Government

It Will Soon Be Illegal To Punish Customers Who Criticize Businesses Online (arstechnica.com) 154

An anonymous reader quotes a report from Ars Technica: Congress has passed a law protecting the right of U.S. consumers to post negative online reviews without fear of retaliation from companies. The bipartisan Consumer Review Fairness Act was passed by unanimous consent in the U.S. Senate yesterday, a Senate Commerce Committee announcement said. The bill, introduced in 2014, was already approved by the House of Representatives and now awaits President Obama's signature. The Consumer Review Fairness Act -- full text available here -- voids any provision in a form contract that prohibits or restricts customers from posting reviews about the goods, services, or conduct of the company providing the product or service. It also voids provisions that impose penalties or fees on customers for posting online reviews as well as those that require customers to give up the intellectual property rights related to such reviews. The legislation empowers the Federal Trade Commission to enforce the new law and impose penalties when necessary. The bill also protects reviews that aren't available via the Internet.
Privacy

Jolla's Sailfish OS Now Certified as Russian Government's First 'Android Alternative' (techcrunch.com) 98

The future for one of the few remaining alternative mobile OS platforms, Jolla's Sailfish OS, looks to be taking clearer shape. Today the Finnish company which develops and maintains the core code, with the aim of licensing it to others, announced Sailfish has achieved domestic certification in Russia for government and corporate use. TechCrunch adds:In recent years the Russian government has made moves to encourage the development of alternatives to the duopoly of US-dominated smartphone platforms, Android and Apple's iOS -- flagging Sailfish as one possibility, along with Tizen. Although Sailfish looks to have won out as the preferred Android alternative for Russia at this point. The government has said it wants to radically reduce its reliance on foreign mobile OSes -- to 50 per cent by 2025 vs the 95 per cent of the market garnered by Android and iOS in 2015. Sailfish's local certification in Russia also follows an announcement earlier this year that a new Russian company, Open Mobile Platform (OMP), had licensed the OS with the intention of developing a custom version of the platform for use in the domestic market. So, in other words, a Russian, strategic 'Android alternative' is currently being built on Sailfish.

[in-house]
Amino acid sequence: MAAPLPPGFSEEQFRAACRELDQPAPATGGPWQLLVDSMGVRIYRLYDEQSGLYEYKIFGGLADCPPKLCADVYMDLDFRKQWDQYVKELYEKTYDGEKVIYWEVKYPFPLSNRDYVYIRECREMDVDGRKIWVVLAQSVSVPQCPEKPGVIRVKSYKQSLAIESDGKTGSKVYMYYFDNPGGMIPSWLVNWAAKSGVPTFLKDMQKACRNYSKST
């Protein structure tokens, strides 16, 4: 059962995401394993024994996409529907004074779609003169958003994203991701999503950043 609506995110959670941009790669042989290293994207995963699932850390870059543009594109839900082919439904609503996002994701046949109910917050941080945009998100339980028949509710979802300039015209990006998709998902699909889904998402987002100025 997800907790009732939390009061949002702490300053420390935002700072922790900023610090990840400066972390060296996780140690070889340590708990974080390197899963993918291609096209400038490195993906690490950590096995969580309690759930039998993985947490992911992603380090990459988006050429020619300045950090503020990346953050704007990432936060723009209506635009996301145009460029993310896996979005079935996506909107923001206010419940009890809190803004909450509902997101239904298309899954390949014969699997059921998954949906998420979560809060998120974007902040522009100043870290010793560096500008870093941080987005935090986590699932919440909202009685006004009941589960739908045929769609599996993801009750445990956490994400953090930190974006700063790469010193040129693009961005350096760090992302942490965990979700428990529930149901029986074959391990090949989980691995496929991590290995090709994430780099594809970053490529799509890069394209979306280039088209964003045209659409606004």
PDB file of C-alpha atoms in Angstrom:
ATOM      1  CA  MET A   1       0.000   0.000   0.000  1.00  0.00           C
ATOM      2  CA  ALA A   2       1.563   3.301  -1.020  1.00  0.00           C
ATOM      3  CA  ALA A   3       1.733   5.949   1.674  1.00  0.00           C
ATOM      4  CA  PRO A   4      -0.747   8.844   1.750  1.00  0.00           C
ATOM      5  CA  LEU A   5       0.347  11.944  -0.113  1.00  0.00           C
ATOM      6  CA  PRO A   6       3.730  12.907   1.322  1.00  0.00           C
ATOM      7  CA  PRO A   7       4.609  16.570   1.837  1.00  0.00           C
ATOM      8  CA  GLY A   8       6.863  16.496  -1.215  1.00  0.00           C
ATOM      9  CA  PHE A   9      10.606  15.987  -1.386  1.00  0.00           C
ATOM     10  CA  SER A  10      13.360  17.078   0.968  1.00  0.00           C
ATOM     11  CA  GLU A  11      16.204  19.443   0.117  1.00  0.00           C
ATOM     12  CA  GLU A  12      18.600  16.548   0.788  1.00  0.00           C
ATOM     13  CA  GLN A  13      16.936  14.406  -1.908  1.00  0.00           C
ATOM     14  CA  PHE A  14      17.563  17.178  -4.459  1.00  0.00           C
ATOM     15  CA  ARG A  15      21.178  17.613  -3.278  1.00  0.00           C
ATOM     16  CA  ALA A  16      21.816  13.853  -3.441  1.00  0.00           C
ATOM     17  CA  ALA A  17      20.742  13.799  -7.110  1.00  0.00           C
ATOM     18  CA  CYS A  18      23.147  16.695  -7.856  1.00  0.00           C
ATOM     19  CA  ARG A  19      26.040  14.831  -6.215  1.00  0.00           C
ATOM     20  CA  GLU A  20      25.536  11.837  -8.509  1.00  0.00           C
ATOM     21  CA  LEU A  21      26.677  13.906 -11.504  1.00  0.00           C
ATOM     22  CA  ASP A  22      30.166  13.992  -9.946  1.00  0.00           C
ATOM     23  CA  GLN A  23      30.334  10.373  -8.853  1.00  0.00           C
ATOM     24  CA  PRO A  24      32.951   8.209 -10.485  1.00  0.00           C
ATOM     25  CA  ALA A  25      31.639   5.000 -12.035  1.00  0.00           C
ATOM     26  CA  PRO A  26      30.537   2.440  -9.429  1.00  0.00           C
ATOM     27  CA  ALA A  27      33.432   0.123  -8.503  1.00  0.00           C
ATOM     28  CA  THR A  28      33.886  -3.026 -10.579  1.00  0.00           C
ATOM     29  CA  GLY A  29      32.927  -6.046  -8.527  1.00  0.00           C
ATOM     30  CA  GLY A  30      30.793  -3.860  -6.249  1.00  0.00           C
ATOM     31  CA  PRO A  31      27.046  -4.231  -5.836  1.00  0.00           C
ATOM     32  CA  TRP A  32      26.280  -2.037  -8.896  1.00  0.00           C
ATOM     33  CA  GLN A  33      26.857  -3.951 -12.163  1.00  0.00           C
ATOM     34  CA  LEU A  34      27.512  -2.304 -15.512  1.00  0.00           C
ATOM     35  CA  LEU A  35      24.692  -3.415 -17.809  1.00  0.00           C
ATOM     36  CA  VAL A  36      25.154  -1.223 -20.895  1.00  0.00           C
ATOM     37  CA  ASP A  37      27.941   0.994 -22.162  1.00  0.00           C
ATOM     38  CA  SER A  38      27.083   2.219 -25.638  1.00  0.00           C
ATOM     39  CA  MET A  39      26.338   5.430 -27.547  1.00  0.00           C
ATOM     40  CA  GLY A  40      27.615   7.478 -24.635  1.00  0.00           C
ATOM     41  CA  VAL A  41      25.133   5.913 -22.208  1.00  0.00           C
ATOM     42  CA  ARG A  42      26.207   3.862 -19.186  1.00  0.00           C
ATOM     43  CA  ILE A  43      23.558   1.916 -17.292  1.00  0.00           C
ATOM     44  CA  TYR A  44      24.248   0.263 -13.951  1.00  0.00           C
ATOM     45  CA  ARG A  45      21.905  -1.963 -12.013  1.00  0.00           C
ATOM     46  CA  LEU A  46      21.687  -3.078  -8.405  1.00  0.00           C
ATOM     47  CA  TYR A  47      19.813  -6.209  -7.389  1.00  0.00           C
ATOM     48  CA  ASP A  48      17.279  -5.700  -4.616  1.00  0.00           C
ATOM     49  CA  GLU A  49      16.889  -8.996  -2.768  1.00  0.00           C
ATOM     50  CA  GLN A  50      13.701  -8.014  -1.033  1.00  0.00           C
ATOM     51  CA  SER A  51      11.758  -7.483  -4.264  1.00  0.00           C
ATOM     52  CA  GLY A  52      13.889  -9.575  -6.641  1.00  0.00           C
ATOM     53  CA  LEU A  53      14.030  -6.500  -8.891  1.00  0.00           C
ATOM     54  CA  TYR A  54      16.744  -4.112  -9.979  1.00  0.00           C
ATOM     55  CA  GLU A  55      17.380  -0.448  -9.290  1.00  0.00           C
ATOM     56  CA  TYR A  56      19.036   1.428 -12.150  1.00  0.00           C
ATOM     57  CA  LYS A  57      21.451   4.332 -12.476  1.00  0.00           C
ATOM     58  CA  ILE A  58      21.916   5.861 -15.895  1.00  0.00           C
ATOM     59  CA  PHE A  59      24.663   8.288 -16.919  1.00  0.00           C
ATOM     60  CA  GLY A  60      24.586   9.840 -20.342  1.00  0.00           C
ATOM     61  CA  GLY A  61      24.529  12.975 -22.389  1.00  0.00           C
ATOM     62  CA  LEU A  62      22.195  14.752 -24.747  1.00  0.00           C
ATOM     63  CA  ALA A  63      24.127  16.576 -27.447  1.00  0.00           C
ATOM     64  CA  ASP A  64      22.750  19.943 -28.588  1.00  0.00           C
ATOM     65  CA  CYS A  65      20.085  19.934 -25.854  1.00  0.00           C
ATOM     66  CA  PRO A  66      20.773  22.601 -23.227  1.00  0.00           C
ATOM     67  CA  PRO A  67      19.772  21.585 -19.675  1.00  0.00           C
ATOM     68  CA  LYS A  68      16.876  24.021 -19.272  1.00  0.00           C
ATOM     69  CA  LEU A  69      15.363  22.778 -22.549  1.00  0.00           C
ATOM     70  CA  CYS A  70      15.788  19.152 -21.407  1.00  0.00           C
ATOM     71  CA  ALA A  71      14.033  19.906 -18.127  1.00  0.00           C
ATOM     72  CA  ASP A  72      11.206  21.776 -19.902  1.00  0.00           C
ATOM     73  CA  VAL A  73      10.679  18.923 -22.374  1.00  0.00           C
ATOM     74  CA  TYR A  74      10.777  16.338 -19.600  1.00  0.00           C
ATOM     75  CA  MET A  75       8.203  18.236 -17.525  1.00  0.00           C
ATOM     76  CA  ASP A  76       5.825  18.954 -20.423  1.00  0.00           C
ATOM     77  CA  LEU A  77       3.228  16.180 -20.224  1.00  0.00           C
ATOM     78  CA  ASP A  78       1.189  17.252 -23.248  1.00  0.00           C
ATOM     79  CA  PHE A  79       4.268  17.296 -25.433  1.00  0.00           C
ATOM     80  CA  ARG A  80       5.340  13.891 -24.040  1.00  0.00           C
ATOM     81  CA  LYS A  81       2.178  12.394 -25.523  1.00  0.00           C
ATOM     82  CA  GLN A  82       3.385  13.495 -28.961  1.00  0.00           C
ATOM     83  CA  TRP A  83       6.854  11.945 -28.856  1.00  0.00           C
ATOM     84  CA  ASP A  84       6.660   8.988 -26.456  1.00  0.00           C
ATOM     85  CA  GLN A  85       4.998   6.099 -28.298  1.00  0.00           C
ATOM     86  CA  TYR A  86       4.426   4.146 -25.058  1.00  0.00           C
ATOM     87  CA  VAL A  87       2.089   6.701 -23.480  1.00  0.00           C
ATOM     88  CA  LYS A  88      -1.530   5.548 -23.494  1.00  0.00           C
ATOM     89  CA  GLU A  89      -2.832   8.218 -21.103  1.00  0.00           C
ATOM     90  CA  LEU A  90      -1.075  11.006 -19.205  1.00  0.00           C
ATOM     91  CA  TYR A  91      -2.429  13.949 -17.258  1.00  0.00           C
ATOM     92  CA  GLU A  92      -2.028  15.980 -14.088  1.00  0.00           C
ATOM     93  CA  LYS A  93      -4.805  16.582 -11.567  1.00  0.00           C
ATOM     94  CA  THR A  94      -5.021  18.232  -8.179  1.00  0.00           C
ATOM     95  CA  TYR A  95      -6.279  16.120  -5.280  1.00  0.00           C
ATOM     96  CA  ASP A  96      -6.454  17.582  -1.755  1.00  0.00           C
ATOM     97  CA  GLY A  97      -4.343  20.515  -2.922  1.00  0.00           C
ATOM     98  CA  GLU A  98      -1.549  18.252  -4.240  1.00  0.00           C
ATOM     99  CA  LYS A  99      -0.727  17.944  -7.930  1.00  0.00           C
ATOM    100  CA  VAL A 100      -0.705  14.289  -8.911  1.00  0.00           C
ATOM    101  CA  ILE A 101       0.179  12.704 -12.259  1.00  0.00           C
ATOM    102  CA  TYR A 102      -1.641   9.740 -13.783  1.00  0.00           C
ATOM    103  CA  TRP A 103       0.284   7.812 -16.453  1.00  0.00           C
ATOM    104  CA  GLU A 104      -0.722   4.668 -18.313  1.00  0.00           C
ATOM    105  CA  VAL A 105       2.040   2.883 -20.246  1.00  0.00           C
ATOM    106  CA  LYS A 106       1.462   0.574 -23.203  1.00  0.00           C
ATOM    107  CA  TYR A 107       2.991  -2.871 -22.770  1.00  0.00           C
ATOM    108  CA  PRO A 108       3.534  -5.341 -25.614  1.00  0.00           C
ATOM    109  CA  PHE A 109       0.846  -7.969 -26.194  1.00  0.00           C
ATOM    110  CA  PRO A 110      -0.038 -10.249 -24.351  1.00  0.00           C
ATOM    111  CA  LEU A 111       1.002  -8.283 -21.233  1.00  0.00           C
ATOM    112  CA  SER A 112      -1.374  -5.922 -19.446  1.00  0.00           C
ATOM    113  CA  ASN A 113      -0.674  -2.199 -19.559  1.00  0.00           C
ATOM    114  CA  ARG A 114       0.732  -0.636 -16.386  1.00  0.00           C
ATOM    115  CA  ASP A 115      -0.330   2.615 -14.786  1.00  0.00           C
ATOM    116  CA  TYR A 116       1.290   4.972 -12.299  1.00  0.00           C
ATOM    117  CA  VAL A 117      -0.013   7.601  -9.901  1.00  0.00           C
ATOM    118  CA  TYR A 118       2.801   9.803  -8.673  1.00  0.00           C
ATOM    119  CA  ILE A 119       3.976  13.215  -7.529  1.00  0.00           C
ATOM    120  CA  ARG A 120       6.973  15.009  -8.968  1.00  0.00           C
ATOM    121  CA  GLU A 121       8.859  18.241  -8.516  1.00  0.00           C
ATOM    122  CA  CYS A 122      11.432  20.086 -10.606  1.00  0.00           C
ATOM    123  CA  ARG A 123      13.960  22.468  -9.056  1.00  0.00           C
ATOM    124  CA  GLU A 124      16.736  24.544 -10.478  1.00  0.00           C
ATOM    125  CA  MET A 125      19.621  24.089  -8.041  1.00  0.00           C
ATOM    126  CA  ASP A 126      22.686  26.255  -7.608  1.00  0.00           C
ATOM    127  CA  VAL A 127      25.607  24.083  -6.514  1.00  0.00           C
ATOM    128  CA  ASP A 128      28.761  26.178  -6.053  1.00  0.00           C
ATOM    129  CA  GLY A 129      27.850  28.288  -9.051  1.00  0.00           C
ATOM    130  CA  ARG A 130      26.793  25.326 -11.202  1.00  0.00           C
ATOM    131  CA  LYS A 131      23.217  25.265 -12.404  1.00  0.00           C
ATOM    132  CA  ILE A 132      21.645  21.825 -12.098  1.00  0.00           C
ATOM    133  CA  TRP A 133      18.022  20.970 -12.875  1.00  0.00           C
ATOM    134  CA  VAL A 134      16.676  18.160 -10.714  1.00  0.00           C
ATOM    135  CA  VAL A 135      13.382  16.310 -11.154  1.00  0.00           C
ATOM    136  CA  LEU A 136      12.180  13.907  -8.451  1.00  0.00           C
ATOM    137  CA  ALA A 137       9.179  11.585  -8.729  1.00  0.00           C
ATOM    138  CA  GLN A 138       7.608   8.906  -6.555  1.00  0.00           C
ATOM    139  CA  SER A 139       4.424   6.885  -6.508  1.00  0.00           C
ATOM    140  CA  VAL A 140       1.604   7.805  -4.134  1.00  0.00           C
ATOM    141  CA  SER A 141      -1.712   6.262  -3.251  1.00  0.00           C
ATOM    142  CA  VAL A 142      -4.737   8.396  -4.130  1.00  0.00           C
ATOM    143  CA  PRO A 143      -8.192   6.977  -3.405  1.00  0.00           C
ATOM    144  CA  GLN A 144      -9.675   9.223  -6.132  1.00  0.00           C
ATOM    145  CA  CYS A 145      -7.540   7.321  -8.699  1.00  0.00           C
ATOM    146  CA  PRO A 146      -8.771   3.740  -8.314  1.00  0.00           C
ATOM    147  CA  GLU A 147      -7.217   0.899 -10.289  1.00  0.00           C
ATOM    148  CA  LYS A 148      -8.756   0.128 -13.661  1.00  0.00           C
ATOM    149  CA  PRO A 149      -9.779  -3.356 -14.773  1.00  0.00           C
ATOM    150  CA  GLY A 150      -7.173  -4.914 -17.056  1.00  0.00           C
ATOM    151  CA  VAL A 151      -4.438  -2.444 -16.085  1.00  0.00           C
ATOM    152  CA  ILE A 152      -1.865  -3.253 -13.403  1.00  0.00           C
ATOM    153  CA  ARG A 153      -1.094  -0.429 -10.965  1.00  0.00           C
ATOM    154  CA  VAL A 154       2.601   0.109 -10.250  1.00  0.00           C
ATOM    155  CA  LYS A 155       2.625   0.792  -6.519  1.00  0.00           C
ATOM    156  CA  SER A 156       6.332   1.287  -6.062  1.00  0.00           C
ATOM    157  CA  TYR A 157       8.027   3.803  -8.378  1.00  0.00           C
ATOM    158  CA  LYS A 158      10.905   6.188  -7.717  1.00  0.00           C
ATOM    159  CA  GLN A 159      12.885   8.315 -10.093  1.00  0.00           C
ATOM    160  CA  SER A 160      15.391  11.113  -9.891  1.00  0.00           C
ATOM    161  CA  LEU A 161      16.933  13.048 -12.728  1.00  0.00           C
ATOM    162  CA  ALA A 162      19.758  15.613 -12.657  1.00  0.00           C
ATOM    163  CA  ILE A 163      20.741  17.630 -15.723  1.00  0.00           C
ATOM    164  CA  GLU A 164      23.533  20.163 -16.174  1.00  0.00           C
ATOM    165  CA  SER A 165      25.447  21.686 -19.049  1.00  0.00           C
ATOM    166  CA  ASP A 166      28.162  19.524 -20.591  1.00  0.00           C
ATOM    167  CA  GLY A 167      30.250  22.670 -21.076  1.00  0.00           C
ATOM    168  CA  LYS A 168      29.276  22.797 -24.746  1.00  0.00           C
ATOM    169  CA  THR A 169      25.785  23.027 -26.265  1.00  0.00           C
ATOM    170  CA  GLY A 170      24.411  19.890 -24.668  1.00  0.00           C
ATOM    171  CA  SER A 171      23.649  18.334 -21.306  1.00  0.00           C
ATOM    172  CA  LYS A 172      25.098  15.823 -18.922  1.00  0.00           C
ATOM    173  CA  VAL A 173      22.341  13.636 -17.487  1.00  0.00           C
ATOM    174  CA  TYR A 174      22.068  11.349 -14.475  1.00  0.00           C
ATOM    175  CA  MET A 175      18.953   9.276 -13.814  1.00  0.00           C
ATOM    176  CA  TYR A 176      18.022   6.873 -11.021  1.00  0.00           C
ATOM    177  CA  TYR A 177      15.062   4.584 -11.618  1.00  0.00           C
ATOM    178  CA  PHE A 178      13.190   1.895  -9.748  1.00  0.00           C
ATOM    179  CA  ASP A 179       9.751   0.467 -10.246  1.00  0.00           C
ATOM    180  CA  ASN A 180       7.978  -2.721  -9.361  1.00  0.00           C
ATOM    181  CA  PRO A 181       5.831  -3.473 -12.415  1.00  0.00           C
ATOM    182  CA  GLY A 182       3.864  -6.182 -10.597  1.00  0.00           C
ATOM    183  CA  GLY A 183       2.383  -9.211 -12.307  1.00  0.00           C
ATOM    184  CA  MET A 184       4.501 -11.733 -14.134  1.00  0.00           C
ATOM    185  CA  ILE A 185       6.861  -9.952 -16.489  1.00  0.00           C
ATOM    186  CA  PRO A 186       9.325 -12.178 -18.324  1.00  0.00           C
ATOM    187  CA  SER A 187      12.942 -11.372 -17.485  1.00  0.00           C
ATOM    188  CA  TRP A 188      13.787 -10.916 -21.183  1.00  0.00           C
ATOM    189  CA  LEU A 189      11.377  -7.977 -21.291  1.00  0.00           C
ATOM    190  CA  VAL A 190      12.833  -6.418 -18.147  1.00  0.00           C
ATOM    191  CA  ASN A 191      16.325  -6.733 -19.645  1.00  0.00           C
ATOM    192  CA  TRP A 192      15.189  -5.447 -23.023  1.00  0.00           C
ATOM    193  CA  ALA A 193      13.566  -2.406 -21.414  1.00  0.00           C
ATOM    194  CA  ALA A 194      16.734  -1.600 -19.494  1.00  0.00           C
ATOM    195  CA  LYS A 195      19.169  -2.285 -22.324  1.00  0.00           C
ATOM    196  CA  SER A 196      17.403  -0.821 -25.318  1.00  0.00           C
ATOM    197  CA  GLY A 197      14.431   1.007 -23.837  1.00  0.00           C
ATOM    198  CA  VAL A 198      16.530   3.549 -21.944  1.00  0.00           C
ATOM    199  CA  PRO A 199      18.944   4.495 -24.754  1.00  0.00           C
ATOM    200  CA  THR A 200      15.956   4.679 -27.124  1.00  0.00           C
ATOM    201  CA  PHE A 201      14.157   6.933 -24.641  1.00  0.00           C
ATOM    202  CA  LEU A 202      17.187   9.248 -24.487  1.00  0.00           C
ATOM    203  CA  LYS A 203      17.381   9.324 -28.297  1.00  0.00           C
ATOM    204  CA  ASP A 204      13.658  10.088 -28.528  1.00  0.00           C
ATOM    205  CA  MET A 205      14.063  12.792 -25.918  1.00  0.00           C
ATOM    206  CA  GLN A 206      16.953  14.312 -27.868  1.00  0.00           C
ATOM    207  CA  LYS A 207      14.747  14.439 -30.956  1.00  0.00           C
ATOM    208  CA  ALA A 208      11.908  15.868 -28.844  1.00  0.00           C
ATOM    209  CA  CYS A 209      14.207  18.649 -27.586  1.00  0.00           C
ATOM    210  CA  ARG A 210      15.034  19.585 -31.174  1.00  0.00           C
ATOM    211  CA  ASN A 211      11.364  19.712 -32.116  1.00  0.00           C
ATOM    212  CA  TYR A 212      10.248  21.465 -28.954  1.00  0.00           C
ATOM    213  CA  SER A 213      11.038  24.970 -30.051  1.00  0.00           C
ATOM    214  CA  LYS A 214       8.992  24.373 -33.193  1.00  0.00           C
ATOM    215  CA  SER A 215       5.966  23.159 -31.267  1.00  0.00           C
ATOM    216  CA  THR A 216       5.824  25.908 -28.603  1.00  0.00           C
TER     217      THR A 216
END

Power

6 Major Countries Have Recently Announced Plans To Phase-Out All Coal-Fired Power Plants (electrek.co) 275

At least 6 major countries, including Canada, France, Germany, the Netherlands, Austria and Finland, have all recently -- several within the past few weeks -- announced the imminent phase-out of all coal-fired power plants. Electrek reports: Earlier this week, Canada, which has already significantly reduced its use of coal to about 7% of its energy generation, announced a phase of the resource by 2030. The country's strong hydropower should keep dominating its energy generation, but the country has also been investing in wind and solar to make up the difference. A week before Canada's announcement, France announced a more aggressive timeline of 2023 for its own phase-out of coal, but it should be more easily achievable since they have already reduced the use of coal to 3% of their electricity generation -- thanks to a strong local nuclear industry. Finland is the latest country to join the group, but it also announced a more aggressive solution of simply banning entirely the use of coal to produce energy by 2030. The country gets about 12% of its electricity from coal, which it has to import. Peter Lund, a researcher at Aalto University and chair of the energy program at the European Academies' Science Advisory Council, told New Scientist: "These moves are important forerunners to enforce the recent positive signals in coal use. The more countries join the coal phase-out club, the better for the climate as this would force the others to follow." As for the U.S., it gets about 33% of its total electricity generation from coal and will likely grow the coal industry rather than phase it out under President-elect Donald Trump.
Canada

Canada Plans To Phase Out Coal-Powered Electricity By 2030 (theguardian.com) 147